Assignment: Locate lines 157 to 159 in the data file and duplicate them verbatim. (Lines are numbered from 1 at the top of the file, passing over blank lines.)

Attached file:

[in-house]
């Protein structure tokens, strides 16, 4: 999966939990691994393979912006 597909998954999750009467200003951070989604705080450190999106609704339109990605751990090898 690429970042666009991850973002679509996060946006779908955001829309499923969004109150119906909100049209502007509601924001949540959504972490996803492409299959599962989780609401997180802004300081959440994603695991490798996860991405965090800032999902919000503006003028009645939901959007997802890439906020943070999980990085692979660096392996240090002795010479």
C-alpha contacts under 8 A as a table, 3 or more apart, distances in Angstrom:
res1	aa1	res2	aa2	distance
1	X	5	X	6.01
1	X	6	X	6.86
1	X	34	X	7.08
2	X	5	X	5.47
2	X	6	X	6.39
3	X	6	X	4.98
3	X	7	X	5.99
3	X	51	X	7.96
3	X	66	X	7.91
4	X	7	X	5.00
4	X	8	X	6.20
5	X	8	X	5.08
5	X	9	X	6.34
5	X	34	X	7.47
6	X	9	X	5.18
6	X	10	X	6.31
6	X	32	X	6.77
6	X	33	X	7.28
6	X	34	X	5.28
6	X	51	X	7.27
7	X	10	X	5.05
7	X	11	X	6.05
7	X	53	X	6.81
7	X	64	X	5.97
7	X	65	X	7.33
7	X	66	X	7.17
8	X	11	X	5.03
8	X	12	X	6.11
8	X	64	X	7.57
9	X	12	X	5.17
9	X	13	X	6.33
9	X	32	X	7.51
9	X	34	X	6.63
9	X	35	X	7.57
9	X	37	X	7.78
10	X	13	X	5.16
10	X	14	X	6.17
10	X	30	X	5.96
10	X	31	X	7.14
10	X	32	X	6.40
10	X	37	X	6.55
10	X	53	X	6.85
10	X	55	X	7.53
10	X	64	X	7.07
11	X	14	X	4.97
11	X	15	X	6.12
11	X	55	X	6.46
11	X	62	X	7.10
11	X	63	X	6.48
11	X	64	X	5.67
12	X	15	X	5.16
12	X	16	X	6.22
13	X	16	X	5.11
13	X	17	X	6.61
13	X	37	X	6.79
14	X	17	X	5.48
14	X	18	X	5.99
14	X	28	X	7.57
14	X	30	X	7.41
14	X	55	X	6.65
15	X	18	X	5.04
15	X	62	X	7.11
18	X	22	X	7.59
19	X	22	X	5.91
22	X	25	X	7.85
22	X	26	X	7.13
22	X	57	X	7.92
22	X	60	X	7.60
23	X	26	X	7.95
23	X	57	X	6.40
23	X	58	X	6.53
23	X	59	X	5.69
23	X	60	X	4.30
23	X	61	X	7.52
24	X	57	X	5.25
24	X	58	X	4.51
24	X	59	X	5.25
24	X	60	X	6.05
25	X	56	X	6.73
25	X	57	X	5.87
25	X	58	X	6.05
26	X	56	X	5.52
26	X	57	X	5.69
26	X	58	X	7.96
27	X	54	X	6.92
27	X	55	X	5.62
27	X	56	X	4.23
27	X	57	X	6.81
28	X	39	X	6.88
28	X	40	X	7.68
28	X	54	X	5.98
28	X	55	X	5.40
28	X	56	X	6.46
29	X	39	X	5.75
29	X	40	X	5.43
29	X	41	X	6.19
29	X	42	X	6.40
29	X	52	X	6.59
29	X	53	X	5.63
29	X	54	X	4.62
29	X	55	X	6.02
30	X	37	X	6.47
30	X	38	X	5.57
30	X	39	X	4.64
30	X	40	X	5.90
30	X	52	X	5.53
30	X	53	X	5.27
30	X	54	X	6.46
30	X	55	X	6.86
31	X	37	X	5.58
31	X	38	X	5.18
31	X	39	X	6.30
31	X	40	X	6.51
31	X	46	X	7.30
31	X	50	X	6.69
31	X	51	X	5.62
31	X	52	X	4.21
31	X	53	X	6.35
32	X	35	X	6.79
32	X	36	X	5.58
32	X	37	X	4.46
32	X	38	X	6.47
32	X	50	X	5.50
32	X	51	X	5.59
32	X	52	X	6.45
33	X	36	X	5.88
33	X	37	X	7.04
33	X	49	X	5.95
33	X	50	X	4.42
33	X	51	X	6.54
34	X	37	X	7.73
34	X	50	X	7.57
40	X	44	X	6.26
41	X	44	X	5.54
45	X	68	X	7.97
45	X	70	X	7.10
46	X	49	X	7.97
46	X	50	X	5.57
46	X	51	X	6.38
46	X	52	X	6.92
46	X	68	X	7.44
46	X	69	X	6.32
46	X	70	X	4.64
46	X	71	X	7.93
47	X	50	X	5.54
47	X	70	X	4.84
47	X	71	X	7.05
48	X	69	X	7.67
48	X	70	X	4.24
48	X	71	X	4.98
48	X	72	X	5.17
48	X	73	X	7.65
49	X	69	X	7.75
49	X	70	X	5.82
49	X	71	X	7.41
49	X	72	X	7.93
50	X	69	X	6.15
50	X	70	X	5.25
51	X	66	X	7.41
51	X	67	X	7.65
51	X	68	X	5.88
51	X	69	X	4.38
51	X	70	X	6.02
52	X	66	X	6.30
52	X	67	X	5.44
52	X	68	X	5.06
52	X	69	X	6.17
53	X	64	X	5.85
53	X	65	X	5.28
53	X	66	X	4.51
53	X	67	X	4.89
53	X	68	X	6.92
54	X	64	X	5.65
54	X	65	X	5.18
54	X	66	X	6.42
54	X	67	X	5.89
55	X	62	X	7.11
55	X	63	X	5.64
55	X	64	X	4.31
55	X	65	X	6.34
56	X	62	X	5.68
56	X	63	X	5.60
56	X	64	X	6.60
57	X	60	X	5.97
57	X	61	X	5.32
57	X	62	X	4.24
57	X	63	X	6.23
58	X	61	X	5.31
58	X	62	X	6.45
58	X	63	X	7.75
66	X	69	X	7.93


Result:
49	X	69	X	7.75
49	X	70	X	5.82
49	X	71	X	7.41